It's at that ninety-sixth second that “Trustees of Modern Chemistry”, the record's raging opening track, has completed its first verse-chorus cycle, one in which Luck McNeill's rock-solid and straight drums stampede beneath distorted guitars strummed in steady, four-chord clusters. And it's up to this ninety-sixth second that bassist Adam Fletcher's voice has hovered above this blast of hooves and growls, bolstered by the shouts of his bandmates; “How can we make this right,” he sang, “When we're fucked beyond belief tonight?” When the song stops at second ninety-six to take its first breath, North Sentinel Island has already exhibited all of the conventions of modern, Ramones-inspired pop-punk—the sort easily shelved beside bands like Teenage Bottlerocket, Off With Their Heads, or Screeching Weasel.
Still, there's something in the way the guitars veer suddenly and in dangerous directions, or in the suspicious simplicity of its lyrics, which seem less literal than in other pop-punk songs—something that hints that there is more to the Copyrights than their genre suggests. Maybe they're pushing this punk-rock tradition; maybe they're mixing it up somehow.
“Yeah, like we're mixing it up by, you know, playing the same three chords,” Fletcher laughs sarcastically, “and playing the second verse the same as the first. But that's the thing when you give yourself a certain amount of creative boundaries. By being a pop-punk band, we're in a two-minute-song box, and it's got to have loud guitars, and it's got to have a catchy chorus. These are all elements necessary to our song-writing. Whenever we try to flip things around a little bit, though we try to do something a little bit experimental, we never lose that straight-forward songwriting.”
It seems strange (maybe paradoxical) to use the word “experimental” to describe a pop-punk band, but something surfaces on the record's fifth song that's impossible to ignore. In this pushy, punchy song titled “Expatriate Blues”, Fletcher and his bandmates sing, “I'm not homesick, I'm sick of home” before the track retreats into an acoustic outro. And though the next track, “Bow Down”, begins with a sampled description of the isolated, romanticized civilization after which the record is titled, it's “Worn Out Passport”, the proceeding song, that seems to seek it a hiding place.
“Restless Head”, meanwhile, laments the woes of living in a small town when one's ambitions are begging him to do something bigger. “Sleep Better” echoes these same sentiments; amid a bed of “Woahs” and the grumbling guitars of Jeff Funburg and Brett Hunter, the Copyrights shout the song's sole lyrics: “You always sleep better when you don't have any dreams.” Considering this thematic thread—one loosely related to traveling (or at least leaving home) to pursue one's passions—it seems obvious that North Sentinel Island has some sort of conceptual side.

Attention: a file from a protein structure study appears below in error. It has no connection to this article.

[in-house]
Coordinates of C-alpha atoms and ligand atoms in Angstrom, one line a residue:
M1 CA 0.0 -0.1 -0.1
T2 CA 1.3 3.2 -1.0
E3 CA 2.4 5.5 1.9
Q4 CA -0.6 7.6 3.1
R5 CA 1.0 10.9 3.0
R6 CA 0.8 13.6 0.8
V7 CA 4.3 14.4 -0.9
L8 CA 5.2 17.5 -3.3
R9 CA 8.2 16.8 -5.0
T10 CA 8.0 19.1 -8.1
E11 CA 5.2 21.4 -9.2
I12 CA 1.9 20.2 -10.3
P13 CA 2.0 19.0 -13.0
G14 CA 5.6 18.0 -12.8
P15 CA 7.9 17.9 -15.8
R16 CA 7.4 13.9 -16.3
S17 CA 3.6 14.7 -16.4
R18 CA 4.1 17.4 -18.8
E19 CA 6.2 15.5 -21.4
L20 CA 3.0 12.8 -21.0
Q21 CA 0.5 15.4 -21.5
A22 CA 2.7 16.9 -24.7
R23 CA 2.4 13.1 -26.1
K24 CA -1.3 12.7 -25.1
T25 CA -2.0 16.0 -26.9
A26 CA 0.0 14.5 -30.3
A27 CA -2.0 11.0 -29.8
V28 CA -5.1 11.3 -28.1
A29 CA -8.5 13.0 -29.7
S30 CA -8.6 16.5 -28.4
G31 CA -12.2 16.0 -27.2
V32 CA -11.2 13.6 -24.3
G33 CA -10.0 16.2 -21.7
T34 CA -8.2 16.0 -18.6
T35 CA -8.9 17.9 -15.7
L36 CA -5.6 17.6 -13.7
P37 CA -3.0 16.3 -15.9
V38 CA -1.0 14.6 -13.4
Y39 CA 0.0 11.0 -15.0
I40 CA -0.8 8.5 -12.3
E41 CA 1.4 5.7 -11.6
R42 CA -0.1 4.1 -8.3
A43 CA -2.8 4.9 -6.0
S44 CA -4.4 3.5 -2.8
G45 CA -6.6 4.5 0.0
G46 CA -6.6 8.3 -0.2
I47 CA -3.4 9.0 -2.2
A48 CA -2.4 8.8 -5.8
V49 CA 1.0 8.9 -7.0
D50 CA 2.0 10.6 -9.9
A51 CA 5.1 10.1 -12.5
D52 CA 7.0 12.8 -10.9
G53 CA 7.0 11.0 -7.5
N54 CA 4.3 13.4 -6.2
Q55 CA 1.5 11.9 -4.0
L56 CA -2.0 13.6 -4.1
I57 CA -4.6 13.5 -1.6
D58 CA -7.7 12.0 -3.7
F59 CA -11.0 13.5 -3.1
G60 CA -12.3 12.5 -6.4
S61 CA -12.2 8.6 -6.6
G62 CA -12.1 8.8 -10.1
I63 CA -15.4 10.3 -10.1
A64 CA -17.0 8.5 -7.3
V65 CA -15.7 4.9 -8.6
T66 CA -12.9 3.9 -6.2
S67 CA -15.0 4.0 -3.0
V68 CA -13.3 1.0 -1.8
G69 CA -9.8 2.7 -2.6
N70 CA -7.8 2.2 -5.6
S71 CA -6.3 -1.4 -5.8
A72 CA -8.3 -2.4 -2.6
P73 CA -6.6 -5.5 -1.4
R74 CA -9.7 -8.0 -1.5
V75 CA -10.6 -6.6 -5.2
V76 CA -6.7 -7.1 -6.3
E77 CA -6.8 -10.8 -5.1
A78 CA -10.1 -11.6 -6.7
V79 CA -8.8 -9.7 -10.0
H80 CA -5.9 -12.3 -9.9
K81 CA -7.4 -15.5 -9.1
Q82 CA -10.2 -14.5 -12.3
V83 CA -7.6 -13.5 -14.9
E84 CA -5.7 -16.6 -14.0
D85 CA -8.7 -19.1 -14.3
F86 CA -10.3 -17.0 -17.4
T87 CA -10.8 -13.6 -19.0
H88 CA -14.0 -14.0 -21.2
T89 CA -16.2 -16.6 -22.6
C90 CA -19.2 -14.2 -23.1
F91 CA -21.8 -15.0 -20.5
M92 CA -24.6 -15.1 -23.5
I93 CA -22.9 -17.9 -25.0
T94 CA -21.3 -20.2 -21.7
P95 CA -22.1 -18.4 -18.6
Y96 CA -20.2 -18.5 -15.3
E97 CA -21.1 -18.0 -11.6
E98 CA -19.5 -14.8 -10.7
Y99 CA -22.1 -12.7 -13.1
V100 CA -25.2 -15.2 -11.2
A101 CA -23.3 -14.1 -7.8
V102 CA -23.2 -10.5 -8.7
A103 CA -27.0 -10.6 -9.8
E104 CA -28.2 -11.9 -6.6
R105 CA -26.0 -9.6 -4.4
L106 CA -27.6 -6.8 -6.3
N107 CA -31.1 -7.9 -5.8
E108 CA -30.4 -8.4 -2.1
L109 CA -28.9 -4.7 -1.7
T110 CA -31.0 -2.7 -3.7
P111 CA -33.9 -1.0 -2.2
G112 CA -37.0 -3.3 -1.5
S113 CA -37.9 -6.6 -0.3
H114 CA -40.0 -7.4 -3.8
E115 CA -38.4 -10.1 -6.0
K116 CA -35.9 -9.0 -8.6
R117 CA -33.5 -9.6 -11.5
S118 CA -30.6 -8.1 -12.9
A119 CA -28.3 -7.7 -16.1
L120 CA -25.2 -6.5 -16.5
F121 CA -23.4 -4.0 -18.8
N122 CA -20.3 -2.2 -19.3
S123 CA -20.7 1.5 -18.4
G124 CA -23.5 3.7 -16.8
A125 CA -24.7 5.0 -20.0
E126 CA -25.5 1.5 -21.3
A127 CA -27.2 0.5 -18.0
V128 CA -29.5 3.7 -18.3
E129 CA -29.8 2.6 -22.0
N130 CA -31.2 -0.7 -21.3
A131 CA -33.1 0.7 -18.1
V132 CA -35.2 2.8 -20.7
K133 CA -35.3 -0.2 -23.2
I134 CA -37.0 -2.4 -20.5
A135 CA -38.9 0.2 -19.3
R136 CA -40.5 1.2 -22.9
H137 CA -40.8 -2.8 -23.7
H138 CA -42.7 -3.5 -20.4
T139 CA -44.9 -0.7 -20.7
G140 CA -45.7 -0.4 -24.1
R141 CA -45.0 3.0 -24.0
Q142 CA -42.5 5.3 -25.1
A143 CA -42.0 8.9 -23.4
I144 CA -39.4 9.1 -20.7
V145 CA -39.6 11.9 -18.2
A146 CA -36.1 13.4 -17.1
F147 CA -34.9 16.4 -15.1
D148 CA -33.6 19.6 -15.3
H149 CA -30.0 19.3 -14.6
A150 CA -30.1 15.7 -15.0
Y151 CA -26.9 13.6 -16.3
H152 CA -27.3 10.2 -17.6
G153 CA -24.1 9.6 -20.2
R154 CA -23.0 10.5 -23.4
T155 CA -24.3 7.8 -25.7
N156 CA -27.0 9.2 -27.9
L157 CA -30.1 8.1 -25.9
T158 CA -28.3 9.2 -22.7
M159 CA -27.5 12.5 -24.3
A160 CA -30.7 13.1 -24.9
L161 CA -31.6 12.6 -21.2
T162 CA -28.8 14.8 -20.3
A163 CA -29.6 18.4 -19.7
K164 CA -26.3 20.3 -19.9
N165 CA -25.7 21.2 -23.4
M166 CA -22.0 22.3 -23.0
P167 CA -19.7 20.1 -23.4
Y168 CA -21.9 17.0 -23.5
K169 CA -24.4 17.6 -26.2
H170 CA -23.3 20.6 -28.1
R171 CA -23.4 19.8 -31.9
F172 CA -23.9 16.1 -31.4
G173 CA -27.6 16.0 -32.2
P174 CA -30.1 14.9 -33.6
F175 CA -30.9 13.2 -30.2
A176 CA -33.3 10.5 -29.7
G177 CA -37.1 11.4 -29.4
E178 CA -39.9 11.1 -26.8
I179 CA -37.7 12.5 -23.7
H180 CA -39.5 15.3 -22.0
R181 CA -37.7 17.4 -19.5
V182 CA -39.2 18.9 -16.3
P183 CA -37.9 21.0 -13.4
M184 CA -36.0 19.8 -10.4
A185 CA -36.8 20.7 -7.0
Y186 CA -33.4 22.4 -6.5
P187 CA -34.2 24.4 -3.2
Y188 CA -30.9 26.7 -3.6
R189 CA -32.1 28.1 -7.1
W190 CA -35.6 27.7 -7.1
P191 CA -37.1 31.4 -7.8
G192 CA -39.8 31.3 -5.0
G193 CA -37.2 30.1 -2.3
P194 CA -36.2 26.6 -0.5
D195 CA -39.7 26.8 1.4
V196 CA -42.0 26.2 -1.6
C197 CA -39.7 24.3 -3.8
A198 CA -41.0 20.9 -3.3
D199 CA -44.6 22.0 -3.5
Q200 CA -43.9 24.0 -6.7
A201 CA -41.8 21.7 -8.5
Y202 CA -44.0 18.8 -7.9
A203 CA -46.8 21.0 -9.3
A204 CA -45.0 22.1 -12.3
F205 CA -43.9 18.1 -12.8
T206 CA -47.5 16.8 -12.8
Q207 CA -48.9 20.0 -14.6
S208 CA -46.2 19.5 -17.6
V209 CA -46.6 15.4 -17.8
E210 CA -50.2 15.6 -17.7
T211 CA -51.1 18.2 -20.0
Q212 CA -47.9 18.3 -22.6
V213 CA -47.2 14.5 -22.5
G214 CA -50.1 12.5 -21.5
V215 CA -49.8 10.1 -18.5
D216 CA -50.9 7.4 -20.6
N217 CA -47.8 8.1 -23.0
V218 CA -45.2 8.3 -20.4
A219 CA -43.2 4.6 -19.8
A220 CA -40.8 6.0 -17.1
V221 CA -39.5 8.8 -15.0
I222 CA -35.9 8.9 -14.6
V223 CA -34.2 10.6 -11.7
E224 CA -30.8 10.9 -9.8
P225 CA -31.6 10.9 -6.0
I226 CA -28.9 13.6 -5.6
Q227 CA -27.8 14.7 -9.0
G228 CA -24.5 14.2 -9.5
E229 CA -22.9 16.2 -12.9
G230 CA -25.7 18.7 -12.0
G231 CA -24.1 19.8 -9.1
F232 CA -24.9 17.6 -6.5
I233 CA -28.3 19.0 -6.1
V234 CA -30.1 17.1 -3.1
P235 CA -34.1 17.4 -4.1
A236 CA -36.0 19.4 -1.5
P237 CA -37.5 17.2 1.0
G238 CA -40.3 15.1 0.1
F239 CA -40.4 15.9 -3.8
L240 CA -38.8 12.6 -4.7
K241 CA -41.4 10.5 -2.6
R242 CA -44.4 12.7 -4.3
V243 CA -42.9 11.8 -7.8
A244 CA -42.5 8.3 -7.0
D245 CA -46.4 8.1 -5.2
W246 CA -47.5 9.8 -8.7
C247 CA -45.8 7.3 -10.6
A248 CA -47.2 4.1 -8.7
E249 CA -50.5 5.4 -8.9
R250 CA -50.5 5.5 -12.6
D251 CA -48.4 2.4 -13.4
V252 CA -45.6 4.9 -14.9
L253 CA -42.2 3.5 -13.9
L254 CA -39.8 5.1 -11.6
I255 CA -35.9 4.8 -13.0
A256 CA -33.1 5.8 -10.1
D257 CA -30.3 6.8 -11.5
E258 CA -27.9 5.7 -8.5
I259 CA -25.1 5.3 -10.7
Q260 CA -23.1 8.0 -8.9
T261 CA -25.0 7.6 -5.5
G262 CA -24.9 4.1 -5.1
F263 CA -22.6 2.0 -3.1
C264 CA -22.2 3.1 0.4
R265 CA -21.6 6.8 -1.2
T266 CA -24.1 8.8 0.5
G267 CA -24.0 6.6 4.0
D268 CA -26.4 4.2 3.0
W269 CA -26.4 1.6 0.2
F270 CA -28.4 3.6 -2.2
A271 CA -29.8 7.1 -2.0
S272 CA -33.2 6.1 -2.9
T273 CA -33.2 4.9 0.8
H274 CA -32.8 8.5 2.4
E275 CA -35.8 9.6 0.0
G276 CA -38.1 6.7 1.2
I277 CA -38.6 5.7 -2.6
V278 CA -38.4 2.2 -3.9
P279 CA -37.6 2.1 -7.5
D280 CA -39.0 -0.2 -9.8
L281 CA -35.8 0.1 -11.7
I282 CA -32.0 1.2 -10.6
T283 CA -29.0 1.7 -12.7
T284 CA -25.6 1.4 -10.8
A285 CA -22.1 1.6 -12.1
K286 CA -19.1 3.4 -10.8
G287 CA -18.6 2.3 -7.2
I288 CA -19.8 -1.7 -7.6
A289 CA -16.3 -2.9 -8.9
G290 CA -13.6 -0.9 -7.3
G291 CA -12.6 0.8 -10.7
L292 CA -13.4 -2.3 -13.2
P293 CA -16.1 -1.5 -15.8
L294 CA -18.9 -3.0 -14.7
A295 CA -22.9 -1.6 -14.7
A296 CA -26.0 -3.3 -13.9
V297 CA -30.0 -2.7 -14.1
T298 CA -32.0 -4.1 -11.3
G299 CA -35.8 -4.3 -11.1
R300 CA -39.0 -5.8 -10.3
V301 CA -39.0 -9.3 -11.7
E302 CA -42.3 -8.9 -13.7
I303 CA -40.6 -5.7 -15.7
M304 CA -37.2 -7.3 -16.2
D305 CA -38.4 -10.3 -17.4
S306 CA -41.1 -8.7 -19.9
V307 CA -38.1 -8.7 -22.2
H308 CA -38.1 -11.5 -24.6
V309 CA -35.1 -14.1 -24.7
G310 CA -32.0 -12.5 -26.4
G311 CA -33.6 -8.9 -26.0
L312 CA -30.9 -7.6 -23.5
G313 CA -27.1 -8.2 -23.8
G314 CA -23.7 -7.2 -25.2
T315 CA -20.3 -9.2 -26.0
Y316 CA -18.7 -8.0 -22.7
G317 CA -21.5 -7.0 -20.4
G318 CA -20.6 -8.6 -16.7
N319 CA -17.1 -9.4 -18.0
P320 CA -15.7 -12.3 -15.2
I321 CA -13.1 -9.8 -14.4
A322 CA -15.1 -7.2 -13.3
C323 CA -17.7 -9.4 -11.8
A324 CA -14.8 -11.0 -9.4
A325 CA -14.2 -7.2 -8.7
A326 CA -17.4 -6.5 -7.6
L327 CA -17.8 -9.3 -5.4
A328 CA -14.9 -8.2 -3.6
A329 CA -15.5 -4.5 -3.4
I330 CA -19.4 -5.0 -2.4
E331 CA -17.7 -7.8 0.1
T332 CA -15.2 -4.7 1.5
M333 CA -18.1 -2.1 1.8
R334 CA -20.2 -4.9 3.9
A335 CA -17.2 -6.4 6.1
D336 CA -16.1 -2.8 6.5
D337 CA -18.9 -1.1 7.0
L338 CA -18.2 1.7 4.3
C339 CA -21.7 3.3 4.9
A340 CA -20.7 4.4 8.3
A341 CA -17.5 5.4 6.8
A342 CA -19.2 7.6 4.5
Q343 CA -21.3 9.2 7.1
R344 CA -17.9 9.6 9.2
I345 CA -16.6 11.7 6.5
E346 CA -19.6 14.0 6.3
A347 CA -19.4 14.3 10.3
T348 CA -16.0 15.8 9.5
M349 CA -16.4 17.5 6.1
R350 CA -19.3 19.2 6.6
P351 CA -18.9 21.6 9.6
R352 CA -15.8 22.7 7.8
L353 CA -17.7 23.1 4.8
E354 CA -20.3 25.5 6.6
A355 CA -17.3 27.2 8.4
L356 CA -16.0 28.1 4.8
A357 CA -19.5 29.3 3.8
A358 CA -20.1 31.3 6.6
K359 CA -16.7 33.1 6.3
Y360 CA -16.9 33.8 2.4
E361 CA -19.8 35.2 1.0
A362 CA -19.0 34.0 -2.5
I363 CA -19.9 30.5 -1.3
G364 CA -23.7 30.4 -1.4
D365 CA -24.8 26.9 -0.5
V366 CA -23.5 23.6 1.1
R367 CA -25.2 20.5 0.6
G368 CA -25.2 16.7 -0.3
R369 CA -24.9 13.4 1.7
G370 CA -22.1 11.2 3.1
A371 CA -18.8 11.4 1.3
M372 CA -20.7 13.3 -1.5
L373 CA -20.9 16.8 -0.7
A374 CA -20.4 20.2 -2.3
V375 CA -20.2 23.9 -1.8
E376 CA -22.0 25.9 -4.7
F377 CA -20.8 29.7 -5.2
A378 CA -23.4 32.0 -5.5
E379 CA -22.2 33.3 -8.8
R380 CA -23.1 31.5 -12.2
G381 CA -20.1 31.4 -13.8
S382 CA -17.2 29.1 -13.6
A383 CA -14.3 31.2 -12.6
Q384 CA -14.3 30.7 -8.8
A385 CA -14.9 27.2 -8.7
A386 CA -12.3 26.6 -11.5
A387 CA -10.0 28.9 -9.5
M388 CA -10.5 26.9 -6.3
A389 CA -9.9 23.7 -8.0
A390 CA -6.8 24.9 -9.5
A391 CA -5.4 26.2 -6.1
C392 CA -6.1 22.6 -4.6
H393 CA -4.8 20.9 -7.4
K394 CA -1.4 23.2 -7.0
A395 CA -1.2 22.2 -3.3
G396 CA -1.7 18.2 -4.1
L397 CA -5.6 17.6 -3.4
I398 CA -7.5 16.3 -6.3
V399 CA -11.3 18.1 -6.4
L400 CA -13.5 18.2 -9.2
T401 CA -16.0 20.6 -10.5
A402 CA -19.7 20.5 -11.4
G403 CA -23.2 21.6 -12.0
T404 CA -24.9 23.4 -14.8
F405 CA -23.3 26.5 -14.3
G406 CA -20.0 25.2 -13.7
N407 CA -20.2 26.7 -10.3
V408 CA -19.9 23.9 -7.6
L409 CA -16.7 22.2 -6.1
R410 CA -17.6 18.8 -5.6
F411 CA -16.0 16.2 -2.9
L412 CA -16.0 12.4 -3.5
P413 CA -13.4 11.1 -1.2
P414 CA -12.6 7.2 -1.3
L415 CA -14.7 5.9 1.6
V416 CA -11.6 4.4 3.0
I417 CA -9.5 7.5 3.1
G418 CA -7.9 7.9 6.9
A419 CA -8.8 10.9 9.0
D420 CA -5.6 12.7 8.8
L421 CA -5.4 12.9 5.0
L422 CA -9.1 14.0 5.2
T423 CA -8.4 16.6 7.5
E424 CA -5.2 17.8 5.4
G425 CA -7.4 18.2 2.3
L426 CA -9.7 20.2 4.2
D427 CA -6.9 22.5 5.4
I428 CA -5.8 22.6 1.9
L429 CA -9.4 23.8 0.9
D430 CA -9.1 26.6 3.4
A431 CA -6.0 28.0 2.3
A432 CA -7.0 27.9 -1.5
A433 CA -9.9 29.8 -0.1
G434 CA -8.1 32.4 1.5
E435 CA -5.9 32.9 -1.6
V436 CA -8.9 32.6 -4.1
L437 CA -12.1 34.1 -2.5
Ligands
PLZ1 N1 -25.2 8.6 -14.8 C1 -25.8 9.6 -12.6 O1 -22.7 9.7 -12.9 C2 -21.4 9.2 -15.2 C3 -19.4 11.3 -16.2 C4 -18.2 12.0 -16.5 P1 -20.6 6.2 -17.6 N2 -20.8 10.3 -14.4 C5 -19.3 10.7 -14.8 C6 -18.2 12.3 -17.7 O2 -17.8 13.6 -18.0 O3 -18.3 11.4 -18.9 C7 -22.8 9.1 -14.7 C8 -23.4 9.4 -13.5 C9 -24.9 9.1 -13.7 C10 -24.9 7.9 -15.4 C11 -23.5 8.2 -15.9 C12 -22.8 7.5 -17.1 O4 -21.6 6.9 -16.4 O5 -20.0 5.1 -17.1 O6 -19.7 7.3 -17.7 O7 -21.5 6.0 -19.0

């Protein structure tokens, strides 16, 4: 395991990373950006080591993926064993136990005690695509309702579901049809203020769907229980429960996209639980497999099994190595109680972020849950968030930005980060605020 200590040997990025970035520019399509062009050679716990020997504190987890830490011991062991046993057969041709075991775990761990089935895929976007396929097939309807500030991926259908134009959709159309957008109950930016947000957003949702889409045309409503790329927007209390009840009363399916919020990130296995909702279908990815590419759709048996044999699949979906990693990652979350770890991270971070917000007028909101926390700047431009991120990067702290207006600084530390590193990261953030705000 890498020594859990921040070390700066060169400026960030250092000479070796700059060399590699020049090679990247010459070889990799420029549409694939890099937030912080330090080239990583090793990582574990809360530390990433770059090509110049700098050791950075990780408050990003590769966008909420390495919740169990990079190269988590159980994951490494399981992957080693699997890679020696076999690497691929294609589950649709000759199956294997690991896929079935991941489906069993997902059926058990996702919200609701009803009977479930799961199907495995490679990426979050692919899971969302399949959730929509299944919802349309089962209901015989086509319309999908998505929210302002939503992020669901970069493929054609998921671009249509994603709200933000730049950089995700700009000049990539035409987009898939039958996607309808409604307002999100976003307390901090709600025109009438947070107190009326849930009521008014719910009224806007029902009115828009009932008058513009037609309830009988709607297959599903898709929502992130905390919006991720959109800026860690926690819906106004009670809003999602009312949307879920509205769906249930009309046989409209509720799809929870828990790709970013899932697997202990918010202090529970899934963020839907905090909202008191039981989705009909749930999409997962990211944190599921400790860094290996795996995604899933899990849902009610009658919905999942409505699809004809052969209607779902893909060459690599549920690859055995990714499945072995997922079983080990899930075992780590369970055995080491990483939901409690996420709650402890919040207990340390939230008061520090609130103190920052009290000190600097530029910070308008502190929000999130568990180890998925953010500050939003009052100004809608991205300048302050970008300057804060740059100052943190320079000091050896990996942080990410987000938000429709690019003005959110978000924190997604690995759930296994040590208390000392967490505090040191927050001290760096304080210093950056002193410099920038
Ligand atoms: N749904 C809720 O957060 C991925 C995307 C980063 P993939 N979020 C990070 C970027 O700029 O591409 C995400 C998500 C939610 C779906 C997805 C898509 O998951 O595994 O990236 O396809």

“There ended up being a couple of reoccurring things on the record, maybe because of the time and place where I was writing songs,” says McNeill, who wrote both the album's songs and lyrics. “Traveling and a sense of adventure were kind of a big thing on this record in relation to having a stable—I guess you can say boring—regular life. I sort of tie travel into not growing up and to being in a band.”
“I think a lot of bands in our genre of underground pop-punk stuff or whatnot don't usually attempt to do a record that's a concept record or even with a running theme throughout the record,” Fletcher admits. “It's usually just a collection of their songs. But it's also kind of interesting that people who have heard the record have automatically caught onto that theme.”
This notion, that an “experimental” pop-punk band has made some sort of concept record, probably makes the Copyrights a contradiction, but it also makes North Sentinel Island one of the most thought-provoking punk-rock records of the year. Sure, the Copyrights have placed themselves in a box, as Fletcher says, but they seem to be kicking at its corners and stretching out its sides in an attempt to see how far they can push pop-punk—an admittedly limited genre—without altering its essence.
It may take ninety-six seconds for North Sentinel Island to reveal itself as a pop-punk record, but in a mere thirty-four minutes, the amount of time it takes for this it to play through completely, the Copyrights seem to have set a new standard for pop-punk and written one of the most interesting simple albums in independent music.
The band recorded "Hard-Wired" in Fletcher's basement during a summer afternoon. While McNeill played a drumset made of a crash cymbal and snare, Funburg and Hunter played electric guitars. Fletcher played a bass through a guitar amp with an effects pedal. Following this recording, the landline phone broke down, and the band had to record "Stormy Weather" a week later without McNeill, who was out of town.
These sessions are the first "electric" Switchboard Sessions; almost all of the instruments were not only electric instruments (instead of acoustic), but played through amps.
"Hard-Wired" appears on the Copyrights 2011 record titled North Sentinel Island. "Stormy Weather" is a Kepi Ghoulie cover; the song originally appeared on the 2009 album American Gothic.
Visit the band's Bandcamp page for more music.
Sorry, but these songs were taken down due to space constraints. Please download The Switchboard Sessions, Volume Two for a track from this and other sessions recorded in 2011. If you're desperate for a copy of these tracks, please see the "About the Switchboard Sessions" page for info on how to contact the author.